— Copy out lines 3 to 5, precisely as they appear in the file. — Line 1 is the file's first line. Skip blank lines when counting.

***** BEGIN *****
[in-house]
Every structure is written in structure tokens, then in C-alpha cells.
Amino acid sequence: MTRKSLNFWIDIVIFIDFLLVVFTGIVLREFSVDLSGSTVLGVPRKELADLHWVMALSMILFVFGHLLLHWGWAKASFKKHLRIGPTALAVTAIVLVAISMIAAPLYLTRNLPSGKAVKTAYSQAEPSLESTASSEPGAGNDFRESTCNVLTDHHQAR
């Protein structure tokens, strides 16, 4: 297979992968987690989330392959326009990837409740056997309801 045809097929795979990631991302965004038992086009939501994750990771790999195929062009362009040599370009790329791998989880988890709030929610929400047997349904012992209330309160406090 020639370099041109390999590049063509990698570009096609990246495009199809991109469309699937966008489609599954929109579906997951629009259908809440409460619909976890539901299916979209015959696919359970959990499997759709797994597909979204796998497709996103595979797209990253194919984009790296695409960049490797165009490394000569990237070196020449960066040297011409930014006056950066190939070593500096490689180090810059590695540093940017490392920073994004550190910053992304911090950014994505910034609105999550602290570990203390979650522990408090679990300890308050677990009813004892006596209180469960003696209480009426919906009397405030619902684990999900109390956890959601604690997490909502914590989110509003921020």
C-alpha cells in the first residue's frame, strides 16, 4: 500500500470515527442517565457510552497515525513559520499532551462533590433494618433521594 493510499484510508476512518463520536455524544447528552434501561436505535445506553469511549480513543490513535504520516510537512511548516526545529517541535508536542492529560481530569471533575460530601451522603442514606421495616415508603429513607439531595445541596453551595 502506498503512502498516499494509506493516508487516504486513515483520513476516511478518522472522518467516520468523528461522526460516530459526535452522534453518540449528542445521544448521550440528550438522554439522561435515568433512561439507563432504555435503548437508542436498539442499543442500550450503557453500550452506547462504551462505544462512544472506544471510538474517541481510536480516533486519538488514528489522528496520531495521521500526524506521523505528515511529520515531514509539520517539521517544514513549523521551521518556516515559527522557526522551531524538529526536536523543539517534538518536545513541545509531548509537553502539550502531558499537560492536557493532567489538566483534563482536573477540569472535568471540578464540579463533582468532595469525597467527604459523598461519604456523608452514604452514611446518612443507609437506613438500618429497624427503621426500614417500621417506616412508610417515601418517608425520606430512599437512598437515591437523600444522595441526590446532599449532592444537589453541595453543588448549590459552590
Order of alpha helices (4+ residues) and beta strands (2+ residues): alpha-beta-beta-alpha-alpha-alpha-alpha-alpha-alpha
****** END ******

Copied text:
Amino acid sequence: MTRKSLNFWIDIVIFIDFLLVVFTGIVLREFSVDLSGSTVLGVPRKELADLHWVMALSMILFVFGHLLLHWGWAKASFKKHLRIGPTALAVTAIVLVAISMIAAPLYLTRNLPSGKAVKTAYSQAEPSLESTASSEPGAGNDFRESTCNVLTDHHQAR
């Protein structure tokens, strides 16, 4: 297979992968987690989330392959326009990837409740056997309801 045809097929795979990631991302965004038992086009939501994750990771790999195929062009362009040599370009790329791998989880988890709030929610929400047997349904012992209330309160406090 020639370099041109390999590049063509990698570009096609990246495009199809991109469309699937966008489609599954929109579906997951629009259908809440409460619909976890539901299916979209015959696919359970959990499997759709797994597909979204796998497709996103595979797209990253194919984009790296695409960049490797165009490394000569990237070196020449960066040297011409930014006056950066190939070593500096490689180090810059590695540093940017490392920073994004550190910053992304911090950014994505910034609105999550602290570990203390979650522990408090679990300890308050677990009813004892006596209180469960003696209480009426919906009397405030619902684990999900109390956890959601604690997490909502914590989110509003921020």
C-alpha cells in the first residue's frame, strides 16, 4: 500500500470515527442517565457510552497515525513559520499532551462533590433494618433521594 493510499484510508476512518463520536455524544447528552434501561436505535445506553469511549480513543490513535504520516510537512511548516526545529517541535508536542492529560481530569471533575460530601451522603442514606421495616415508603429513607439531595445541596453551595 502506498503512502498516499494509506493516508487516504486513515483520513476516511478518522472522518467516520468523528461522526460516530459526535452522534453518540449528542445521544448521550440528550438522554439522561435515568433512561439507563432504555435503548437508542436498539442499543442500550450503557453500550452506547462504551462505544462512544472506544471510538474517541481510536480516533486519538488514528489522528496520531495521521500526524506521523505528515511529520515531514509539520517539521517544514513549523521551521518556516515559527522557526522551531524538529526536536523543539517534538518536545513541545509531548509537553502539550502531558499537560492536557493532567489538566483534563482536573477540569472535568471540578464540579463533582468532595469525597467527604459523598461519604456523608452514604452514611446518612443507609437506613438500618429497624427503621426500614417500621417506616412508610417515601418517608425520606430512599437512598437515591437523600444522595441526590446532599449532592444537589453541595453543588448549590459552590